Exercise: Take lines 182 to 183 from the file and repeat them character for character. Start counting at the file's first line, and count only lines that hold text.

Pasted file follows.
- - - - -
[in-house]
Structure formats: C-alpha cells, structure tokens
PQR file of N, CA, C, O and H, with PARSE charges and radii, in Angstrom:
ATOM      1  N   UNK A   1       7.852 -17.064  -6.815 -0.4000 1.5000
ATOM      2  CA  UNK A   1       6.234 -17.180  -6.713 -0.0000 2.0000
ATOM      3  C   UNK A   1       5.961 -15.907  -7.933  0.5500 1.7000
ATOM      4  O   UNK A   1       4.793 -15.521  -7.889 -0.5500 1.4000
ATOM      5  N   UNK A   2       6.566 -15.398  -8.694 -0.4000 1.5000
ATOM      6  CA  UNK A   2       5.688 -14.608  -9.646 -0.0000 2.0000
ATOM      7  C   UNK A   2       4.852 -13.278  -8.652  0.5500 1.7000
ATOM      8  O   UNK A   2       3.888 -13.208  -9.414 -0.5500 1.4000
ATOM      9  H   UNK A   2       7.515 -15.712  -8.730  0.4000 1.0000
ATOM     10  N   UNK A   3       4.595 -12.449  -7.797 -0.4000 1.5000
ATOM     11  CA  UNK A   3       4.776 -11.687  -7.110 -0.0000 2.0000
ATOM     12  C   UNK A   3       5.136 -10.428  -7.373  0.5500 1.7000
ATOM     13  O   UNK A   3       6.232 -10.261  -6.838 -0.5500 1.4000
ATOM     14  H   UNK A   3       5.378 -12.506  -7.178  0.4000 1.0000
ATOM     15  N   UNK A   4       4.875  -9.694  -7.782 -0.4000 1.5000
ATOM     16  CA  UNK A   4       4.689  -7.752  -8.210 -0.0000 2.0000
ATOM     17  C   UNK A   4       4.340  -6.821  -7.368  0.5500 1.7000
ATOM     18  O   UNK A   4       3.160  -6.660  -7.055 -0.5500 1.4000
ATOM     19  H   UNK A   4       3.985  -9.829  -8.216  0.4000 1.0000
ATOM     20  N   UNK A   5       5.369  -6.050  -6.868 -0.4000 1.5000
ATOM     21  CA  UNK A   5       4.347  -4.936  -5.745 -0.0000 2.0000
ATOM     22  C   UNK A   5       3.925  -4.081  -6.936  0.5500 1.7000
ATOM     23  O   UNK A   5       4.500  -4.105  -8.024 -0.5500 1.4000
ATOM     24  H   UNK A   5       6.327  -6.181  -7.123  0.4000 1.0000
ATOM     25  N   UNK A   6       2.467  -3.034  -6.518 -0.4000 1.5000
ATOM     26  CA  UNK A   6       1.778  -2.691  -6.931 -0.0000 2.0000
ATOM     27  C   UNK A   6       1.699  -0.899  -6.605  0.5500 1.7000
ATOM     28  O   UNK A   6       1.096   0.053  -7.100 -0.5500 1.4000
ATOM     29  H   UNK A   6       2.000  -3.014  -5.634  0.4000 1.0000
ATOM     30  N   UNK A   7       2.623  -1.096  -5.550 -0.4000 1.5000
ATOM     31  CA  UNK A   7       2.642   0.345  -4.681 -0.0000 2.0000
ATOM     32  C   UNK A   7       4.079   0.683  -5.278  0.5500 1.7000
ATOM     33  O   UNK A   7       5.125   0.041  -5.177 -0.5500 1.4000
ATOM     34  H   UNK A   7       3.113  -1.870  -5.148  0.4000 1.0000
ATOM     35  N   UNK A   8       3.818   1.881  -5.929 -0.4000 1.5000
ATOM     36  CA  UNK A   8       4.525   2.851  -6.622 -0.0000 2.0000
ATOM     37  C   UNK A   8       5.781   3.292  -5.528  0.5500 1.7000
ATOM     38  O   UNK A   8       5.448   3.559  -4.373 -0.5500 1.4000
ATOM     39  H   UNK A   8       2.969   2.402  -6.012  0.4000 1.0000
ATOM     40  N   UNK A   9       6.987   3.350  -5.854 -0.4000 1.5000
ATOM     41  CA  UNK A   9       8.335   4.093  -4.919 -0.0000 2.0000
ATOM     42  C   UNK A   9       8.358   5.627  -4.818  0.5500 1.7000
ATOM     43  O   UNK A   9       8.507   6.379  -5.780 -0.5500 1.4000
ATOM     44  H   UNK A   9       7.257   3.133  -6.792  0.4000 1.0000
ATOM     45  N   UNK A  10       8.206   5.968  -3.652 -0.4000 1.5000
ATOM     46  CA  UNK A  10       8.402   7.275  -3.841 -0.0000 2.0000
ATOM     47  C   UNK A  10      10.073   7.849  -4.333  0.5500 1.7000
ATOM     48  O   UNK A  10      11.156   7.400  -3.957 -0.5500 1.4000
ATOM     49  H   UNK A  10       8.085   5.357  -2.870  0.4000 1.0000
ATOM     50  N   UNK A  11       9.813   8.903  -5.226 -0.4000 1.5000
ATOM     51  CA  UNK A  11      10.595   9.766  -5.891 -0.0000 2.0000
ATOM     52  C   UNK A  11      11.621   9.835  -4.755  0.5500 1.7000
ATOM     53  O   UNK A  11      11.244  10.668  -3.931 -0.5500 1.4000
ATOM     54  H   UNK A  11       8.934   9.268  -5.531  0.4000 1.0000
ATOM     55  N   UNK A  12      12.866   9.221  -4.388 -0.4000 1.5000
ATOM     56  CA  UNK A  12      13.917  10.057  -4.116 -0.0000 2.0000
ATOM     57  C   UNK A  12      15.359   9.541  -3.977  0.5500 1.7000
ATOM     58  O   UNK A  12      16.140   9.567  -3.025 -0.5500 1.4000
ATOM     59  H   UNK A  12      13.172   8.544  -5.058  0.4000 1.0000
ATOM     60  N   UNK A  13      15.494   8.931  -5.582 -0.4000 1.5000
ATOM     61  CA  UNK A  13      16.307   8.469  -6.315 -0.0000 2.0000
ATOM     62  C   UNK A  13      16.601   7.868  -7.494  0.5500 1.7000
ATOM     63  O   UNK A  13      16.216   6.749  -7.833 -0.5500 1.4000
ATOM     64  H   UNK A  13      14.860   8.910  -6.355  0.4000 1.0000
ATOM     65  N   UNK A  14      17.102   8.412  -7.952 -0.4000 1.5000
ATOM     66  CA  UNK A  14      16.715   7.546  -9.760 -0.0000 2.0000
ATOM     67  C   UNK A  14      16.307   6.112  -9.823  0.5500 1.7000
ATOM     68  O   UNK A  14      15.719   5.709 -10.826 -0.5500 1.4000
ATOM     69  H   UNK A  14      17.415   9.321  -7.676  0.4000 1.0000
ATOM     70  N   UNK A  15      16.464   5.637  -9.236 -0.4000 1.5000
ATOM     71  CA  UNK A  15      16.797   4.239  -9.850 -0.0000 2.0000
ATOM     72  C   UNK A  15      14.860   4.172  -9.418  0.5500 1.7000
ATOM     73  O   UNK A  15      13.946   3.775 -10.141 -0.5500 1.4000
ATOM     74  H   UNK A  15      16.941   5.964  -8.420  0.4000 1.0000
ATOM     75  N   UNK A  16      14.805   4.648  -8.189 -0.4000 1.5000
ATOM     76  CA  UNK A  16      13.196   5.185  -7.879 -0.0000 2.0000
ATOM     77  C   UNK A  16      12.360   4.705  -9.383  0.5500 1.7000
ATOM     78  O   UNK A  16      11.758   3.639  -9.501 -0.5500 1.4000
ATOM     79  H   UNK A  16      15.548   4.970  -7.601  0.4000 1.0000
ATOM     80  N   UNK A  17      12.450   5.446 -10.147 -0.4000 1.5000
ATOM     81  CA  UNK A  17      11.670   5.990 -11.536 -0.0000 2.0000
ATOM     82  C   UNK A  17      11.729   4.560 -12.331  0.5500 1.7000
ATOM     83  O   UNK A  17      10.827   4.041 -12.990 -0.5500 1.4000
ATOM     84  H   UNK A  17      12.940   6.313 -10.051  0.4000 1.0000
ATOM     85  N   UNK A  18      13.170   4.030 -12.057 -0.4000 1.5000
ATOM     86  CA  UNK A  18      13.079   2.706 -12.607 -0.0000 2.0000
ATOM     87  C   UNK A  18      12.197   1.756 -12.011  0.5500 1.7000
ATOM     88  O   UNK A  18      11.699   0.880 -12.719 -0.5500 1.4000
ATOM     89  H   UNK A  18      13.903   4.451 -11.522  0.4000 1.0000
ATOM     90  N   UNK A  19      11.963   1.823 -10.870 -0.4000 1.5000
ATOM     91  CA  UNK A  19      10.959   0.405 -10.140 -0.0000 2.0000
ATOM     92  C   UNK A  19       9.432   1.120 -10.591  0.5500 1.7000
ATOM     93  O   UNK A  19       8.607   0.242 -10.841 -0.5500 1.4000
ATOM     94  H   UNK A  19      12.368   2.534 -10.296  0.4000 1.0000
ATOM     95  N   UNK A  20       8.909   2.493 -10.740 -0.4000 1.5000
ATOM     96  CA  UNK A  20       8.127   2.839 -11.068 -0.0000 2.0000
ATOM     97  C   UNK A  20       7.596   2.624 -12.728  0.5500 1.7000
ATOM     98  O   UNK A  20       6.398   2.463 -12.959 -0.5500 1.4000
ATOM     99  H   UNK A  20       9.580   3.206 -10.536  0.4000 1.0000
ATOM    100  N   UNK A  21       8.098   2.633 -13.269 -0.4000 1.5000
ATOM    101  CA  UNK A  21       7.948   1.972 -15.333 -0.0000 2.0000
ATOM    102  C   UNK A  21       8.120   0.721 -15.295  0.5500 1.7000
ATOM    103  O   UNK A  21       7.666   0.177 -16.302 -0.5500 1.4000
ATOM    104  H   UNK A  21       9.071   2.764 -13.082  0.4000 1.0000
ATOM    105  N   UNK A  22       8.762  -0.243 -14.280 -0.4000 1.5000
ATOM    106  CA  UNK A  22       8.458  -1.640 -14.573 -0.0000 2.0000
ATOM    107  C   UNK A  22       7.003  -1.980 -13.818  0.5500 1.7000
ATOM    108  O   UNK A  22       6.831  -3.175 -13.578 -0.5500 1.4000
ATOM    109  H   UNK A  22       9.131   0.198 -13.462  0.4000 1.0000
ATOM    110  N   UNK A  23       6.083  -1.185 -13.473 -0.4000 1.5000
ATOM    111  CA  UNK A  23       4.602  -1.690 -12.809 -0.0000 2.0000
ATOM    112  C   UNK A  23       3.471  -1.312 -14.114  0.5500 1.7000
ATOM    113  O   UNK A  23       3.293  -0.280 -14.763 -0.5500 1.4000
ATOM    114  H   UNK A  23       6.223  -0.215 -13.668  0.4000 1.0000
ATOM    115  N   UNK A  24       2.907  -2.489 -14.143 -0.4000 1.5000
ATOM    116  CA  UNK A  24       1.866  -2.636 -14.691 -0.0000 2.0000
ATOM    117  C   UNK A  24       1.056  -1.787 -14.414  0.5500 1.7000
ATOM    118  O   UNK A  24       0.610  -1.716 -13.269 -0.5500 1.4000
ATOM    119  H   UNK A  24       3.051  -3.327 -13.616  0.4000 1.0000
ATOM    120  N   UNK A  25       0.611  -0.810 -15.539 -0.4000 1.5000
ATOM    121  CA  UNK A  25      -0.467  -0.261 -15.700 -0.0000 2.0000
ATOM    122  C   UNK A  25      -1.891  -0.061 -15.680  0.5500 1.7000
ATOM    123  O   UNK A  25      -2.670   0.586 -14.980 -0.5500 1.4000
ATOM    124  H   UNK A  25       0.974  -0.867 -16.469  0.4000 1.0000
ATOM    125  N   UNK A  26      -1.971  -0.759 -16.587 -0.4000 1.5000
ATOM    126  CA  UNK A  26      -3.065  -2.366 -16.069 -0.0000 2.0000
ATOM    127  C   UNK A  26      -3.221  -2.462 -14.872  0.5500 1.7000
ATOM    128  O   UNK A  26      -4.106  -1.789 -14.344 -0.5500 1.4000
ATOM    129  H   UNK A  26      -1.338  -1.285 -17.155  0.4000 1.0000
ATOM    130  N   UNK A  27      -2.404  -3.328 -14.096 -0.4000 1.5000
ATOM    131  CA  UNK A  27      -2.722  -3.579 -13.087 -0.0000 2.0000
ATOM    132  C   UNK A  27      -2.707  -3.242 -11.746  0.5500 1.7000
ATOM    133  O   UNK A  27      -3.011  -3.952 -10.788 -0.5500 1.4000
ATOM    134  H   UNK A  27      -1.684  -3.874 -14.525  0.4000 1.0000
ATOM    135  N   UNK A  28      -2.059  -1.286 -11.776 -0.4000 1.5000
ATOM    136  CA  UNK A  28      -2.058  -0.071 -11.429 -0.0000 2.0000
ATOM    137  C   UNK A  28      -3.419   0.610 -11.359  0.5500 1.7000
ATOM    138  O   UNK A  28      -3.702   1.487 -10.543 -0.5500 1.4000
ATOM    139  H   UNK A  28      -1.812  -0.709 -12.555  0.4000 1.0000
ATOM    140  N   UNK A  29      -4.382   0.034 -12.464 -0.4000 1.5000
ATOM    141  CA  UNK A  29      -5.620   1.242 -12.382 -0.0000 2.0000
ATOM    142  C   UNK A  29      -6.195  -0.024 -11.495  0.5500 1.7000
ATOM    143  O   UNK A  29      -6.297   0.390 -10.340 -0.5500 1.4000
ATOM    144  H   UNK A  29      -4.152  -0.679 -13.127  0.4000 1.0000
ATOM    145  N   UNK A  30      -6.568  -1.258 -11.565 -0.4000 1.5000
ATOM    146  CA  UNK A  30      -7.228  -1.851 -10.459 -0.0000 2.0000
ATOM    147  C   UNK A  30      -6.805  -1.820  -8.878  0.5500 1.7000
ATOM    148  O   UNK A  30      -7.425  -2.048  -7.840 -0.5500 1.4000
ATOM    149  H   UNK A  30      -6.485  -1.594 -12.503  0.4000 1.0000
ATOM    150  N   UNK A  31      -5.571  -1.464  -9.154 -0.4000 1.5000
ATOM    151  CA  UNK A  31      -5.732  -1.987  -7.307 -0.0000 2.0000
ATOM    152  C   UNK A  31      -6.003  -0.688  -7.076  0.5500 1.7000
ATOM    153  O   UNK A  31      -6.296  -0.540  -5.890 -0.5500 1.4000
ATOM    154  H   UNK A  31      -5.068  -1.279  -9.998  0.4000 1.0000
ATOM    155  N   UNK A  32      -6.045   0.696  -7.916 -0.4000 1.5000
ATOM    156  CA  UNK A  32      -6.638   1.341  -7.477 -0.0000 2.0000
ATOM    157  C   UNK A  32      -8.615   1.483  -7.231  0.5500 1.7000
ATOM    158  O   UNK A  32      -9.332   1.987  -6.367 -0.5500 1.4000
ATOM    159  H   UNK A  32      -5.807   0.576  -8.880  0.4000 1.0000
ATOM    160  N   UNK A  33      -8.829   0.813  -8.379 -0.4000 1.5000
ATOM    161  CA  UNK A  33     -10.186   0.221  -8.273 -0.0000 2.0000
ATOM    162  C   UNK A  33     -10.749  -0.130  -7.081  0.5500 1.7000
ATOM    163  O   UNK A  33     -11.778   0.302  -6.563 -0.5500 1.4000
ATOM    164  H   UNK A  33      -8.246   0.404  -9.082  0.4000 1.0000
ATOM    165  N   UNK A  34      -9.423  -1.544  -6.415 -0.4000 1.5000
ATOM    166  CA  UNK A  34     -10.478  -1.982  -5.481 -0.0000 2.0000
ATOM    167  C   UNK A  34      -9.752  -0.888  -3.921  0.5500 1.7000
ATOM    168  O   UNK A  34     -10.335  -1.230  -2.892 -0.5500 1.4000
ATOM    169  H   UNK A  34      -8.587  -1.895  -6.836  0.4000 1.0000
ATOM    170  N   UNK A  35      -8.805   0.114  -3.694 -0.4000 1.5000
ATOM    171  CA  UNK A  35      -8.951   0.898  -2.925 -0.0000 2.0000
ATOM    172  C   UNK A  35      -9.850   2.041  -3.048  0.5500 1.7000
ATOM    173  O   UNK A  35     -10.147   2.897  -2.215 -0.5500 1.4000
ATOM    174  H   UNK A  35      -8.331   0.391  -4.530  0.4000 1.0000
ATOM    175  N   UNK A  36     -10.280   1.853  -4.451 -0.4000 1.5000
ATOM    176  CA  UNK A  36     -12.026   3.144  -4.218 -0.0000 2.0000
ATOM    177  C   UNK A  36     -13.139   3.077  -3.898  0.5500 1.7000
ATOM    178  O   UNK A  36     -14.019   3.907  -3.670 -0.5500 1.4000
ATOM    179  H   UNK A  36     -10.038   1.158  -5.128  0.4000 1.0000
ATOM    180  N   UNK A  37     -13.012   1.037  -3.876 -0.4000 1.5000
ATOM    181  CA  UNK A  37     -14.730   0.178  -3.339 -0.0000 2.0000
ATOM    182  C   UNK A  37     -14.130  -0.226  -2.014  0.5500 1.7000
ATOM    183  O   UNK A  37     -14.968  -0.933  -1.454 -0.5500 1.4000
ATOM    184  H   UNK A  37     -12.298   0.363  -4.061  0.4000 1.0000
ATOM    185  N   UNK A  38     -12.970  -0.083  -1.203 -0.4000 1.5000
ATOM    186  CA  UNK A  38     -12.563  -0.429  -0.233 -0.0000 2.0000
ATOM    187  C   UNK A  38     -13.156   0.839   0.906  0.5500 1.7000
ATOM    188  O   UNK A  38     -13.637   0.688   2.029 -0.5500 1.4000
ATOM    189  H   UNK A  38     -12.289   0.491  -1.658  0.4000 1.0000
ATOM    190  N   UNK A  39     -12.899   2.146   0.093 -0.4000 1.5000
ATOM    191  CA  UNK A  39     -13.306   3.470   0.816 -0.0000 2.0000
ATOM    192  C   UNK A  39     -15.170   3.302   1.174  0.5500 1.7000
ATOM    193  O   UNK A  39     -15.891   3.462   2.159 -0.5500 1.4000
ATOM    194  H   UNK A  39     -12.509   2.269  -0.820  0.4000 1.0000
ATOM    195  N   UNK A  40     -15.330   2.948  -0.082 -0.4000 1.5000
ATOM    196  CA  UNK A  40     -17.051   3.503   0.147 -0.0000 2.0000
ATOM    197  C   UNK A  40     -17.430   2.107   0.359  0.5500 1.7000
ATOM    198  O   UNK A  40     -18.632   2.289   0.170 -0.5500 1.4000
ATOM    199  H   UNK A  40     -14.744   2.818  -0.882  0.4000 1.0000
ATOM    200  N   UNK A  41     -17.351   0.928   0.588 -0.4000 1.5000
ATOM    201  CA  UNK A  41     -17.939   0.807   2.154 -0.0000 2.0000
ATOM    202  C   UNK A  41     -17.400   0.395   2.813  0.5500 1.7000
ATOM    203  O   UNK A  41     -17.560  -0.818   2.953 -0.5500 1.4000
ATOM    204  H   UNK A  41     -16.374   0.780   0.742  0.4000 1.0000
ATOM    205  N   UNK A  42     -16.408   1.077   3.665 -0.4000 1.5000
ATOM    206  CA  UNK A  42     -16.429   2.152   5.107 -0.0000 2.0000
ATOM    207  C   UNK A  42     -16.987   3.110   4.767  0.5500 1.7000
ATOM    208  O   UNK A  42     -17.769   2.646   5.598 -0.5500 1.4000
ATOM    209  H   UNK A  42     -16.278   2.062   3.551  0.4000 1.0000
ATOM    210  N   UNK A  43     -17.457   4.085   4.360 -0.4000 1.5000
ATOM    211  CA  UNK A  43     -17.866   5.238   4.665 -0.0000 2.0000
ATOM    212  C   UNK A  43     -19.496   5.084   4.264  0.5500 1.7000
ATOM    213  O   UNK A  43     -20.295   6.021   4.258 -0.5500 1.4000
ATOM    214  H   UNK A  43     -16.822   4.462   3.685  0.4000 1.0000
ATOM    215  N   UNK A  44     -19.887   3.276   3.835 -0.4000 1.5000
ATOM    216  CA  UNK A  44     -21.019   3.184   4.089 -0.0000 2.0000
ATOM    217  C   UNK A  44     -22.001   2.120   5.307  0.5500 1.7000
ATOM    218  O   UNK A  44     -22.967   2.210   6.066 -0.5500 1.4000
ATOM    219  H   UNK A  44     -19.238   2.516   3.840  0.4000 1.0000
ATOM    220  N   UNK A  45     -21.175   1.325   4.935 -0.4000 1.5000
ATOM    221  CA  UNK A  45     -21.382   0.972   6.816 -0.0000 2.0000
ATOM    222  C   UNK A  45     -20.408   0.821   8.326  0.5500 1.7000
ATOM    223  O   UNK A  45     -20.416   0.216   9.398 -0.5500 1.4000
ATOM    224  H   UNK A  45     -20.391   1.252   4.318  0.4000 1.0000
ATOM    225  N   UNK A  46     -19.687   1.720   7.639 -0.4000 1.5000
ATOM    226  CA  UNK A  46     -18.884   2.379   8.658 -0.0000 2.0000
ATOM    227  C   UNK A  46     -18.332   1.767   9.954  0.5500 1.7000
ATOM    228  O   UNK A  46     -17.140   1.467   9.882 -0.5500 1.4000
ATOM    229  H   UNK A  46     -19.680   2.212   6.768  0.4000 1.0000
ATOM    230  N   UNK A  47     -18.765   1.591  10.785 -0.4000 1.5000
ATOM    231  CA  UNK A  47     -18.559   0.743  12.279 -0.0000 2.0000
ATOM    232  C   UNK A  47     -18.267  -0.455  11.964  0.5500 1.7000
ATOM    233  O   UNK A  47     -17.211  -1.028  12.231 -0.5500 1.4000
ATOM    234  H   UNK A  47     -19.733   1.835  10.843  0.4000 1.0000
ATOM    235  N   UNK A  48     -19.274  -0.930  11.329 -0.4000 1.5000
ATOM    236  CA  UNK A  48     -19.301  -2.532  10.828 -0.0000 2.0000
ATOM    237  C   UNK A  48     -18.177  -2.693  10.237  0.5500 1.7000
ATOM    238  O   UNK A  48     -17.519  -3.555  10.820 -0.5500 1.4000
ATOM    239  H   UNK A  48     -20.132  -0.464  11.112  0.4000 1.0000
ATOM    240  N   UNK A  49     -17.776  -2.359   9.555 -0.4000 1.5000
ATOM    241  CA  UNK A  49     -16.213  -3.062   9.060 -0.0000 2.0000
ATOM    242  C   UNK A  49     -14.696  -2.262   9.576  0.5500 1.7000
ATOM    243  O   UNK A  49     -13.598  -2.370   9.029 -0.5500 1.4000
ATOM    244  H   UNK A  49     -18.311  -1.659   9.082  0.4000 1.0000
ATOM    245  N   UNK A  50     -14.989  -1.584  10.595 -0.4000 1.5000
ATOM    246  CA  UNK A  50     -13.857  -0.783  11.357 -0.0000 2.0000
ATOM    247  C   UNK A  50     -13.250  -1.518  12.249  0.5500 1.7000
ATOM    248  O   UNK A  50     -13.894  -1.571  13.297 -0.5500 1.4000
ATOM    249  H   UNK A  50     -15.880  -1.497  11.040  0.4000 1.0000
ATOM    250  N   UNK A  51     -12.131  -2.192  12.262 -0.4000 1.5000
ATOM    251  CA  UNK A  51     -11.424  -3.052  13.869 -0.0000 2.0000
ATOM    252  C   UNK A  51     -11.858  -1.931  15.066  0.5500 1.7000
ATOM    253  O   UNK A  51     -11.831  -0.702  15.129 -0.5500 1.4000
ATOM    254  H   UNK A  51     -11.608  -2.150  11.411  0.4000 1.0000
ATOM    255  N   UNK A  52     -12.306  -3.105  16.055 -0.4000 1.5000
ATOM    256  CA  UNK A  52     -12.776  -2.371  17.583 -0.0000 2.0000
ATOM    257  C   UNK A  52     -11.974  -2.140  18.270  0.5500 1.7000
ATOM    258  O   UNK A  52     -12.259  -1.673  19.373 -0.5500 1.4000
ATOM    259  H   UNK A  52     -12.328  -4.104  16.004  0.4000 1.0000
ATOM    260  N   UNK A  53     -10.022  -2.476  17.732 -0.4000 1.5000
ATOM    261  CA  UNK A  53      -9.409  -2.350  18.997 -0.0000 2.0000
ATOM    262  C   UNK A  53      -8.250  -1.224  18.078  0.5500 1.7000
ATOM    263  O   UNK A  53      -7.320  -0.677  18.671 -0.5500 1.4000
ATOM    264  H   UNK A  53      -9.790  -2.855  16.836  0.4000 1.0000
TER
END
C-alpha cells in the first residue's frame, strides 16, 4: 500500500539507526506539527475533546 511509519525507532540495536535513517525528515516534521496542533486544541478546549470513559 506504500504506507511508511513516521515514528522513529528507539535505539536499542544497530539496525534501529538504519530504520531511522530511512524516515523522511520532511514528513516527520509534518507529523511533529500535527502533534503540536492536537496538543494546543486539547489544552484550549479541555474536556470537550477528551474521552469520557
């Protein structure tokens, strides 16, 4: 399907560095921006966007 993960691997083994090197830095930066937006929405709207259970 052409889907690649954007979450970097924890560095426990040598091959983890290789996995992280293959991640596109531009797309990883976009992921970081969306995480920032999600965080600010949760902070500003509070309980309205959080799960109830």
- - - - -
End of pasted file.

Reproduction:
ATOM    179  H   UNK A  36     -10.038   1.158  -5.128  0.4000 1.0000
ATOM    180  N   UNK A  37     -13.012   1.037  -3.876 -0.4000 1.5000